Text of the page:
Following Perry’s nonresponse, Cooper attempted unsuccessfully to get Santorum and Bachmann to answer the question.  Both fudged.  If anything, this stonewalling should motivate future moderators to redouble their efforts to get the Republican candidates to indicate whether the 14th Amendment should be amended to prevent birthright citizenship (anchor babies).

I’ll be watching.

June 29, 2011

The U.S. Constitution – does it still matter?

The title of this posting was a question posed on the cover of Time magazine this week.  Fortunately, only the first few paragraphs are available on-line.

No, that was not a typo.  I said “fortunately” because the article was so poorly written that its author could have been a college kid submitting a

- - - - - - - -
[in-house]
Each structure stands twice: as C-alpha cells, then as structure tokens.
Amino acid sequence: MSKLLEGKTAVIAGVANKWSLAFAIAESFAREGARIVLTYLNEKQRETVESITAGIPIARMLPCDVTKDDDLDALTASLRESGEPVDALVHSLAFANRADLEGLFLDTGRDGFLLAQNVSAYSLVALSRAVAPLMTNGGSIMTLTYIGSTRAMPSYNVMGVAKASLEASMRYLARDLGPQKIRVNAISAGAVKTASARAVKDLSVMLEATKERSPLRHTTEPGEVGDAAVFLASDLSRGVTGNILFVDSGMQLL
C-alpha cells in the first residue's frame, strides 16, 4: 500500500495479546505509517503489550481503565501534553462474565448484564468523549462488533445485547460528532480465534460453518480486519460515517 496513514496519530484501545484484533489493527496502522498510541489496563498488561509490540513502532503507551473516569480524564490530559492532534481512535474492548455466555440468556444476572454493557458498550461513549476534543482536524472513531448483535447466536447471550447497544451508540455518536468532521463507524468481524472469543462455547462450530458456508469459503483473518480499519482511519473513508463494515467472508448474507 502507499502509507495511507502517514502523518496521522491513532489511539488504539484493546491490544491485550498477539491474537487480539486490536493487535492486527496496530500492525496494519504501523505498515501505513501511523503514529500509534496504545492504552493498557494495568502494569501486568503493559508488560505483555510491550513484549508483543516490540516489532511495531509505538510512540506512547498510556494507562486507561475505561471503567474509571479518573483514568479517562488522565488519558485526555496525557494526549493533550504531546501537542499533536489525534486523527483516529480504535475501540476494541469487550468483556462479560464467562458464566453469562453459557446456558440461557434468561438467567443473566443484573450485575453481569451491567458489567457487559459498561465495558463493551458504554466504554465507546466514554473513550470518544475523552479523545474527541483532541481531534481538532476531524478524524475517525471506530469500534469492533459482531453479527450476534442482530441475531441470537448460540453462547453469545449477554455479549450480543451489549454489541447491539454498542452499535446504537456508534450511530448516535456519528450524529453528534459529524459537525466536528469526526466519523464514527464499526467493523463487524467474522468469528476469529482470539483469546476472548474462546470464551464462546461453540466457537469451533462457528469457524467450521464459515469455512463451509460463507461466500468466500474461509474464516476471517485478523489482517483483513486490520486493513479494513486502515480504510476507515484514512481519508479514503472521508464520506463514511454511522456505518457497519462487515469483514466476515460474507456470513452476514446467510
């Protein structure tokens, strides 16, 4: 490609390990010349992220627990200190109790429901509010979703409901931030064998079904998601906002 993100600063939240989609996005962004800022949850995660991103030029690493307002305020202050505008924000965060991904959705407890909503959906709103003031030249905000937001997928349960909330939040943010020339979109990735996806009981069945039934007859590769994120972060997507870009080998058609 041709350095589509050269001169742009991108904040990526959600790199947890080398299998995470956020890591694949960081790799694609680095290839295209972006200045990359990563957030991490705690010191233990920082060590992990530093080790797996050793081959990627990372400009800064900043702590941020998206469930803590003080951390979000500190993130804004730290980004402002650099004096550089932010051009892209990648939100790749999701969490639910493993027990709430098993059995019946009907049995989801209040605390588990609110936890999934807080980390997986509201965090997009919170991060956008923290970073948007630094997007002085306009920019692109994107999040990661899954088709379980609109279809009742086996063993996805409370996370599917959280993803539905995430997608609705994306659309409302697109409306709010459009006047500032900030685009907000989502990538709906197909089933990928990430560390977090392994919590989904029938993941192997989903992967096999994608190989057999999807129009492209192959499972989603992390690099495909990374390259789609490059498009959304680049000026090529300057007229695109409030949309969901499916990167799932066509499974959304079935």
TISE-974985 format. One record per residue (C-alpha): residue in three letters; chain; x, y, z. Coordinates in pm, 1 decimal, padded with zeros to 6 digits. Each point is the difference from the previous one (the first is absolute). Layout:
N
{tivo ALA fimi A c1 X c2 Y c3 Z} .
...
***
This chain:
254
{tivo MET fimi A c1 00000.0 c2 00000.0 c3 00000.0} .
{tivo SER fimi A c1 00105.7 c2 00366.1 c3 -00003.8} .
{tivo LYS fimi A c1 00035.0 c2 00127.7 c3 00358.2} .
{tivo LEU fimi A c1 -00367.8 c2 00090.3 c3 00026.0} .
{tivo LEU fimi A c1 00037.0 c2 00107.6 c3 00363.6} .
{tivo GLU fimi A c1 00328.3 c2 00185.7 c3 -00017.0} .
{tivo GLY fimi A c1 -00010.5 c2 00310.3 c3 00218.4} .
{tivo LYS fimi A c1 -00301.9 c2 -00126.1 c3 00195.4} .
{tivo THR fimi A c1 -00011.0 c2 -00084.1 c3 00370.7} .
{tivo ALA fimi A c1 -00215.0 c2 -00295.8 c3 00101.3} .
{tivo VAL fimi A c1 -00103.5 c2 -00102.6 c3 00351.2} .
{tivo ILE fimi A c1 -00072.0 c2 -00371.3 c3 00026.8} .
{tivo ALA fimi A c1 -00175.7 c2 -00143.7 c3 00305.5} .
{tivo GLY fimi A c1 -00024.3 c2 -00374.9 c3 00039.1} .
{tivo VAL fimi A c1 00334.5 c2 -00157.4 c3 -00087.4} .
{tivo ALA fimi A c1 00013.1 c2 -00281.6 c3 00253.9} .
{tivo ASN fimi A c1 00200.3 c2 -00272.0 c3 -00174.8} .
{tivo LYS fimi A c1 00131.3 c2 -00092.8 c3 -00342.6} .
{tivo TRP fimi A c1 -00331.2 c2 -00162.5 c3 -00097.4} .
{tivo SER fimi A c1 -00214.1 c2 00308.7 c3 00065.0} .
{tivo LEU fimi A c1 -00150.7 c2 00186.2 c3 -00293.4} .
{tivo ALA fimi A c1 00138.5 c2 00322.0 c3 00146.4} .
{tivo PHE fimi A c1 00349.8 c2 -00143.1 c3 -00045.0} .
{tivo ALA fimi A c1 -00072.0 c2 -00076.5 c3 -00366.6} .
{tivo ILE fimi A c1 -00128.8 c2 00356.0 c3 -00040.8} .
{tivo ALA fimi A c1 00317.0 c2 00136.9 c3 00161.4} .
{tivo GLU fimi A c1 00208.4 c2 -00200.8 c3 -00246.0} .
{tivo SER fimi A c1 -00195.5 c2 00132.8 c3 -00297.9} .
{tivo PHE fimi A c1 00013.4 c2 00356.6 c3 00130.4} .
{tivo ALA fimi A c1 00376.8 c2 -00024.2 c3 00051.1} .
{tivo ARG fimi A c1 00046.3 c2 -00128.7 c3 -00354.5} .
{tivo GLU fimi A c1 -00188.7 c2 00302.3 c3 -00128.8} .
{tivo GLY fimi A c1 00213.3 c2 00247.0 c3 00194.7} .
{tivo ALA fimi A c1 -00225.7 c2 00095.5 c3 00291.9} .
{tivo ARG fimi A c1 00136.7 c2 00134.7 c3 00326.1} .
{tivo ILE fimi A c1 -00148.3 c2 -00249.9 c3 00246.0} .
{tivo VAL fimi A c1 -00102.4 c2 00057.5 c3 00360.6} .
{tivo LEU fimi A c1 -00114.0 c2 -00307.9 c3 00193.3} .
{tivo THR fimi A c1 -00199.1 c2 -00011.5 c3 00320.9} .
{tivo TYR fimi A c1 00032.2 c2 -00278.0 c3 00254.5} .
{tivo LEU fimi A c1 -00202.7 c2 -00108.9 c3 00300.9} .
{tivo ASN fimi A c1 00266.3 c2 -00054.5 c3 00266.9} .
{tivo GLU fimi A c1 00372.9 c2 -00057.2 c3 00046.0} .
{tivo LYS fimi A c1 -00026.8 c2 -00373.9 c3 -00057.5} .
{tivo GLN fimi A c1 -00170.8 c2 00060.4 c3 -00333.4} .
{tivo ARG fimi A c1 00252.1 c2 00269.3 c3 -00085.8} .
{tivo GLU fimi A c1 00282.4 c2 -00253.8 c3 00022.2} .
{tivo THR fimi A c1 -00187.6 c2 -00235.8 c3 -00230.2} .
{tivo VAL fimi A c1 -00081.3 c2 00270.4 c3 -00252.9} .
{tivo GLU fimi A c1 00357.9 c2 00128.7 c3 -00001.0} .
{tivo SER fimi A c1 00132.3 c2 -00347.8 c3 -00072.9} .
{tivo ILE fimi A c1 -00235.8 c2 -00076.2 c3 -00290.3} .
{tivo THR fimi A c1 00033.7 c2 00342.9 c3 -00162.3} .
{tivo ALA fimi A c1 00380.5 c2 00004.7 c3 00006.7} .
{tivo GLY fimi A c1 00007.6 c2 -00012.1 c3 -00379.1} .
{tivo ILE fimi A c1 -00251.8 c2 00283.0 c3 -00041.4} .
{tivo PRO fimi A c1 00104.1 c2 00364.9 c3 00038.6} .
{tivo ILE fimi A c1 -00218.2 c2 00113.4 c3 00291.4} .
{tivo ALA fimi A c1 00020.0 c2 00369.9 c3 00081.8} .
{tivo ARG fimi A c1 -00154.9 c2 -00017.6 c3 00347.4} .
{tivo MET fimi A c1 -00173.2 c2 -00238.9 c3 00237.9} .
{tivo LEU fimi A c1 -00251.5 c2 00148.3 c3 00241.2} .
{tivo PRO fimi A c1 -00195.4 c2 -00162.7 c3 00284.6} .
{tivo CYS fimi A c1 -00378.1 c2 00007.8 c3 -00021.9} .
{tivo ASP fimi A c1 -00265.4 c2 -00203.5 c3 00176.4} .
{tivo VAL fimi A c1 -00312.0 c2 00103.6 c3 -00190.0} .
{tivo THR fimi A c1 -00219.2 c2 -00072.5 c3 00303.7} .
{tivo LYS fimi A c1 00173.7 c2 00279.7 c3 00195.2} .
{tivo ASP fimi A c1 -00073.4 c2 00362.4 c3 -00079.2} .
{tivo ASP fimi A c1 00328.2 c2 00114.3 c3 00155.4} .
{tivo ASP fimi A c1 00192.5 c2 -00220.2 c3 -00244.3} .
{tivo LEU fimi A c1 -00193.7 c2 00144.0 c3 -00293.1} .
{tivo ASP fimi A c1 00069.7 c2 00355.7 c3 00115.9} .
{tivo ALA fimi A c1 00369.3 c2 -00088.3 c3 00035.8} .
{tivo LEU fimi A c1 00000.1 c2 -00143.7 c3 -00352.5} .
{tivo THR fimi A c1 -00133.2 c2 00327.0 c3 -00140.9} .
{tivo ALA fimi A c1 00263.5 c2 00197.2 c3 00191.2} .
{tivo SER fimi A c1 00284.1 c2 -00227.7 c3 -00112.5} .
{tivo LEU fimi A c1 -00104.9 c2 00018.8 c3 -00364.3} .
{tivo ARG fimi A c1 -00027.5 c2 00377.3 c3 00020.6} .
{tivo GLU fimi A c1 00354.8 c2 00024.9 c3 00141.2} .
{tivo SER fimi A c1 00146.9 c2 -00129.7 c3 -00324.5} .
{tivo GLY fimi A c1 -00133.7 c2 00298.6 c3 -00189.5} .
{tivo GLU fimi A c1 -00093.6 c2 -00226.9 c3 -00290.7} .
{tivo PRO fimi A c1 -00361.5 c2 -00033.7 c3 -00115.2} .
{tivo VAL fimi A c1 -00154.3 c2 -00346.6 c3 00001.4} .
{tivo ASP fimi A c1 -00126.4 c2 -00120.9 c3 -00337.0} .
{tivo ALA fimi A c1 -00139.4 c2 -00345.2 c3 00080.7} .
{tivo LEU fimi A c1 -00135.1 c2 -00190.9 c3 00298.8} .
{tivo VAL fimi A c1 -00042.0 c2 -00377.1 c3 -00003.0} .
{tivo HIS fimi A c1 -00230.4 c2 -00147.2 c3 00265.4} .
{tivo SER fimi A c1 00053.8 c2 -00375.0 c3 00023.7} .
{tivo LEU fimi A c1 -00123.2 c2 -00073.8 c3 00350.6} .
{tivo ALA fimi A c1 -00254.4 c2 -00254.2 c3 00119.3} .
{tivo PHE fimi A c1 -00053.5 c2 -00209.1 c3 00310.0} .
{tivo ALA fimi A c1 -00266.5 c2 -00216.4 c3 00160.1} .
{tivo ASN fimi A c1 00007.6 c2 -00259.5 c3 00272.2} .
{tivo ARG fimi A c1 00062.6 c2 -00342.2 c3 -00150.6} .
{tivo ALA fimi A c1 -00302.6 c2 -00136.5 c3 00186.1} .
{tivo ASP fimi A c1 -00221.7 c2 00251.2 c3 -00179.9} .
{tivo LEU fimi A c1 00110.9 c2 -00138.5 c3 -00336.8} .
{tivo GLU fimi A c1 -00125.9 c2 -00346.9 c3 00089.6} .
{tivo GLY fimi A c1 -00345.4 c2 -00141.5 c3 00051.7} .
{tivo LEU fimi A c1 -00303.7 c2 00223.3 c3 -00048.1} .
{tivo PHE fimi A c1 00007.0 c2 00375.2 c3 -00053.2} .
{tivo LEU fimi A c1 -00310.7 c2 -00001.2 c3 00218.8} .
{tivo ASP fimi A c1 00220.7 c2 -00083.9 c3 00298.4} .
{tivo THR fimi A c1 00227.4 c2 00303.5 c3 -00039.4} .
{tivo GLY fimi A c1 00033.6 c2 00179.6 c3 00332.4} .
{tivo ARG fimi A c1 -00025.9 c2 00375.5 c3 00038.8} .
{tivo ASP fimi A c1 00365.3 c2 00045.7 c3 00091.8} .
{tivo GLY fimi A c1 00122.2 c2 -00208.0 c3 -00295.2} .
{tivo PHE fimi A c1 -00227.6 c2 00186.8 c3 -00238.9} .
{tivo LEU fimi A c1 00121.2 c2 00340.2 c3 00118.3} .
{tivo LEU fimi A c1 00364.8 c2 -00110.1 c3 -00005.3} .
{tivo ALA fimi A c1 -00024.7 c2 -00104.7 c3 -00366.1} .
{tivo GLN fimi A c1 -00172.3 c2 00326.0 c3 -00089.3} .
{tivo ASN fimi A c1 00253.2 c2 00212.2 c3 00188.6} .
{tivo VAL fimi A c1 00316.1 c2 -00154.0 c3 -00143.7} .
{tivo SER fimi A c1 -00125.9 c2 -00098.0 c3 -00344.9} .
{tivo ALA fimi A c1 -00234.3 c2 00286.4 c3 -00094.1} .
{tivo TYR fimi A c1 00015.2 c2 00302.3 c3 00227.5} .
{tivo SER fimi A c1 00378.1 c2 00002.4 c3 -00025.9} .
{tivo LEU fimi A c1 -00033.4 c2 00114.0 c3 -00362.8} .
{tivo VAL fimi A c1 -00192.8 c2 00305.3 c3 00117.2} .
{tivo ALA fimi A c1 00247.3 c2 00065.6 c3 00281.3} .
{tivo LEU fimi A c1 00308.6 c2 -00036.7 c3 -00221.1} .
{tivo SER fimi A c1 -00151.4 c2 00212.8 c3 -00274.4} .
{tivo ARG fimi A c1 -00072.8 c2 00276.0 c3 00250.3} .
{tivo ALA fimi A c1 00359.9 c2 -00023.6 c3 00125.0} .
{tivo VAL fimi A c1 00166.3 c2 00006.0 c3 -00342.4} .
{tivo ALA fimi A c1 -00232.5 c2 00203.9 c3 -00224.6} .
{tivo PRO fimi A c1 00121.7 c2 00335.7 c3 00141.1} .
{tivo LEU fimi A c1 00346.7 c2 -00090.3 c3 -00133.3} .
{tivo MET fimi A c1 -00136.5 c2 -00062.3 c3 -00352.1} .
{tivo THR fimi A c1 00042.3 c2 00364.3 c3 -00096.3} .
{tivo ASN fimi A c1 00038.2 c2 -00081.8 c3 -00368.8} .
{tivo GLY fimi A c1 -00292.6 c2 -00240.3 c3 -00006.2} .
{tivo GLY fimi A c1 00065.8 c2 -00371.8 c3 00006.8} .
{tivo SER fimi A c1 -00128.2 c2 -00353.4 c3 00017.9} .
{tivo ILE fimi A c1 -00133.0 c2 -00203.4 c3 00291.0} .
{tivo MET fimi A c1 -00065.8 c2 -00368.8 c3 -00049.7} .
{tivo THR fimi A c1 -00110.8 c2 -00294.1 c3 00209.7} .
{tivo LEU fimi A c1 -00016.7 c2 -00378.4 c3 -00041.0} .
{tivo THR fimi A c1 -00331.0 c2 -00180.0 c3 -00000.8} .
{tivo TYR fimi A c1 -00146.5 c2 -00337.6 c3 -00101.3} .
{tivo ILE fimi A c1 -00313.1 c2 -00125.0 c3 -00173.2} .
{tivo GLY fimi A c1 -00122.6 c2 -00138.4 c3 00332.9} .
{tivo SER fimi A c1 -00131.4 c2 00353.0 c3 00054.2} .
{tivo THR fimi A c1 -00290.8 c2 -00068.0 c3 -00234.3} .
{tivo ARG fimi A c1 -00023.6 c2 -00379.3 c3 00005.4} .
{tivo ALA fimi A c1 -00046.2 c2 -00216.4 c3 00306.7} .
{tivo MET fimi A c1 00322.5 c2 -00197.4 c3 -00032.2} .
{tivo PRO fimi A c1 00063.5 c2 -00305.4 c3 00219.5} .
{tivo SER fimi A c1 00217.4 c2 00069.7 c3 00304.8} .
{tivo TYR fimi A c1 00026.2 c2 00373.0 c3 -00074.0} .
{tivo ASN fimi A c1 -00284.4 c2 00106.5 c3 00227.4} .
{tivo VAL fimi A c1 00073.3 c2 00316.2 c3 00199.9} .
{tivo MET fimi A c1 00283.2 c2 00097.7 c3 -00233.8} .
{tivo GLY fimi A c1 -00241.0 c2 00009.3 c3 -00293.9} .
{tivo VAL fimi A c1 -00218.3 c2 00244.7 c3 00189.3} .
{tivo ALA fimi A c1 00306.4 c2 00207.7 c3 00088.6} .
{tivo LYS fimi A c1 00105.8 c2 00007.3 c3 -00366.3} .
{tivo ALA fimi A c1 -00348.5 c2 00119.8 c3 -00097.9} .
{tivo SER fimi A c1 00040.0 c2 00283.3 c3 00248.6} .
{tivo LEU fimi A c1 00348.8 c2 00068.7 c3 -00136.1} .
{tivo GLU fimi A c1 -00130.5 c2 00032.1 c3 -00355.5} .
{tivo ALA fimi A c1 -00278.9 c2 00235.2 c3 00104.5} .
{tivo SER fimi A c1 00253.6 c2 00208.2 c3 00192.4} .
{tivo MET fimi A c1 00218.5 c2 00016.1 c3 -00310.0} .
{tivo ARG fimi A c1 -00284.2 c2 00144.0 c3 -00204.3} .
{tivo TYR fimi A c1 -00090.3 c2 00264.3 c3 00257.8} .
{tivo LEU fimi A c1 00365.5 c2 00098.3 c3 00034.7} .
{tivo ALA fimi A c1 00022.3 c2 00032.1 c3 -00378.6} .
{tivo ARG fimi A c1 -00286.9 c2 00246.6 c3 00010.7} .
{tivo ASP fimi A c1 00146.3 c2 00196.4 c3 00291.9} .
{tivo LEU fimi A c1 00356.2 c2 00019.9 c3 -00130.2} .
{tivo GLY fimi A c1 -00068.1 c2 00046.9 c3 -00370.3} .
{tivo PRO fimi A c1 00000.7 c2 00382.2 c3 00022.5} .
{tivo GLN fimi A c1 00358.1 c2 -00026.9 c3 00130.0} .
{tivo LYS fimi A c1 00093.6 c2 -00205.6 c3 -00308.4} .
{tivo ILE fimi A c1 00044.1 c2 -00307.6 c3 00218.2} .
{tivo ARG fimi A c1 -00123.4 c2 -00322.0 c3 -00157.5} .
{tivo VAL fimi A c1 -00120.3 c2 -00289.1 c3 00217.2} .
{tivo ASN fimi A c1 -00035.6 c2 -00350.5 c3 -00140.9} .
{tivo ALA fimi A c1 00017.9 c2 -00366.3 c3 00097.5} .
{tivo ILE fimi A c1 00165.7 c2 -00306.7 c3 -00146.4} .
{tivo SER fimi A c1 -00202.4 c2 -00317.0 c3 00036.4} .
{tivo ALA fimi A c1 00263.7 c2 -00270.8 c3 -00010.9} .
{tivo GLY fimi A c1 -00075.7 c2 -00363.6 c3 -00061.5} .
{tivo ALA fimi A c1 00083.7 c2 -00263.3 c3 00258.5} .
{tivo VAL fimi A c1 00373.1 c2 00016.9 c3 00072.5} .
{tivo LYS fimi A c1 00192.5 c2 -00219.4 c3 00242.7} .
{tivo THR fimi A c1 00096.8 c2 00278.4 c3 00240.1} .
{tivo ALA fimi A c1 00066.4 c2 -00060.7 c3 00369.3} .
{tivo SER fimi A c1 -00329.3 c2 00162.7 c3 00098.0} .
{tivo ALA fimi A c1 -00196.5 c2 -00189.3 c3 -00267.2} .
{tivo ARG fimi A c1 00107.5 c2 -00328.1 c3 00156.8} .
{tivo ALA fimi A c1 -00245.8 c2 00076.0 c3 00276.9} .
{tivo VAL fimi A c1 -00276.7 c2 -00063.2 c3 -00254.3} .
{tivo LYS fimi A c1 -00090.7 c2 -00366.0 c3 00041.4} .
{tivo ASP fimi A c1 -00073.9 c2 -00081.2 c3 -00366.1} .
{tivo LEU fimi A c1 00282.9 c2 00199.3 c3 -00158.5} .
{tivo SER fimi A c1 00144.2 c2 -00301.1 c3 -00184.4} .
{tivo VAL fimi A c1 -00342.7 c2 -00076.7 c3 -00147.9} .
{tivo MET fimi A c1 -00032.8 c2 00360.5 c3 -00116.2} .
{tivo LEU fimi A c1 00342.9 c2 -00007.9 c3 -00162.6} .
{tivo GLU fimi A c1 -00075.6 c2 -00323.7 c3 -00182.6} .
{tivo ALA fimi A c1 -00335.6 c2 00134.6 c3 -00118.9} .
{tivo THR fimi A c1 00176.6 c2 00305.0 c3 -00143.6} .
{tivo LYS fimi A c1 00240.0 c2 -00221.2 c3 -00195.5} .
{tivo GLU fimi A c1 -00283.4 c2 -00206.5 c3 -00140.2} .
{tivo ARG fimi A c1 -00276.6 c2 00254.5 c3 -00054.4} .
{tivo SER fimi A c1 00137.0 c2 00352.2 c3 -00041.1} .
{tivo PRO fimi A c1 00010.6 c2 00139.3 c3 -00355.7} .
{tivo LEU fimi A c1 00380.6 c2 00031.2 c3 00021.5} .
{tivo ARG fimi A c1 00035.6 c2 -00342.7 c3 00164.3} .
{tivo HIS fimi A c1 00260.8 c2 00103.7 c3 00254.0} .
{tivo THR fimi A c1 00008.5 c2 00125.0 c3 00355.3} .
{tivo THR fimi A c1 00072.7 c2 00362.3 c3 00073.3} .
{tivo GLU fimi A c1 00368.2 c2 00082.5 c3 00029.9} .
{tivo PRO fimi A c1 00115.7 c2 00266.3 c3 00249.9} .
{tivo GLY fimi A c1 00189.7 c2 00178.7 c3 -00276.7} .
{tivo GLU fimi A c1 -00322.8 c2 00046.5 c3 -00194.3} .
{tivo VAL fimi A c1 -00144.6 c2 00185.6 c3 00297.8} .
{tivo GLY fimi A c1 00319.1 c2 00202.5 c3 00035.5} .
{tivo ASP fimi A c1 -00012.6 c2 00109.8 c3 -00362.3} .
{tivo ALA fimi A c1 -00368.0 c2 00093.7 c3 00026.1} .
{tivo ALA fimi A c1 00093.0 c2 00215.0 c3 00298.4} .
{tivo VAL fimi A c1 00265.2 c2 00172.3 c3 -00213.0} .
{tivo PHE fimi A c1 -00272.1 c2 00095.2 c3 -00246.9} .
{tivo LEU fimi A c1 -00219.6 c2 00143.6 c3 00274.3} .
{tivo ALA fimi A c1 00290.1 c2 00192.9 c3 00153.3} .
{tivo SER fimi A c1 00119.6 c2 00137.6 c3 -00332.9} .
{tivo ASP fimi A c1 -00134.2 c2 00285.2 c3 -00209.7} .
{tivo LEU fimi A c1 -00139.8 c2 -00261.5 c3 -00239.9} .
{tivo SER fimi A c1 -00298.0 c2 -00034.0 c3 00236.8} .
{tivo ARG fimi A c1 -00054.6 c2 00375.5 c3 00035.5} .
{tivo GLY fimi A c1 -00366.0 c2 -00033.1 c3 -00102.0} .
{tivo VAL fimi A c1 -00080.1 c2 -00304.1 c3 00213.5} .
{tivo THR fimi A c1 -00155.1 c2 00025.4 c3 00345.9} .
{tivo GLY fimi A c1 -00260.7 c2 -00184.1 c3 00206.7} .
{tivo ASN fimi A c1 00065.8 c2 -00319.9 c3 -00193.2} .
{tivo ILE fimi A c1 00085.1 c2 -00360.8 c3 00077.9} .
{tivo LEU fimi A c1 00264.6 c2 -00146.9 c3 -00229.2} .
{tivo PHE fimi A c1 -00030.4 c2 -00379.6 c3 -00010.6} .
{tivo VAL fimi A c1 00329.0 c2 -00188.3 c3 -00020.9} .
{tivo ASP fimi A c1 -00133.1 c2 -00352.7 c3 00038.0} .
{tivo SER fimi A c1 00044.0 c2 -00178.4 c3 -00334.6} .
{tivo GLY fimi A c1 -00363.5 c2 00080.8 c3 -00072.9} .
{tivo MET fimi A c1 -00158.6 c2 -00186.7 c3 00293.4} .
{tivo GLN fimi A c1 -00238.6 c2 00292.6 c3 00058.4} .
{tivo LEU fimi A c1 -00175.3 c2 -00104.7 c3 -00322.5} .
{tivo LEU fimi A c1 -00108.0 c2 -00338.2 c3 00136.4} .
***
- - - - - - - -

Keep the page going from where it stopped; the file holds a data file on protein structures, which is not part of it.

term paper.  The author was, in fact, Richard Stengel, the managing editor of Time magazine, which probably explains how such a sophomoric article found its way into Time magazine.  Either his editors were too cowed to do their job or Stengel haughtily rejected their help.

I am blogging about the article because it raised an important topic – i.e., the relevance of the U.S. Constitution toward four transcendent issues in America:

  1. Making war as applied to Libya
  2. Defaulting on the national debt
  3. Interstate commerce as applied to ObamaCare
  4. Birthright citizenship

Making war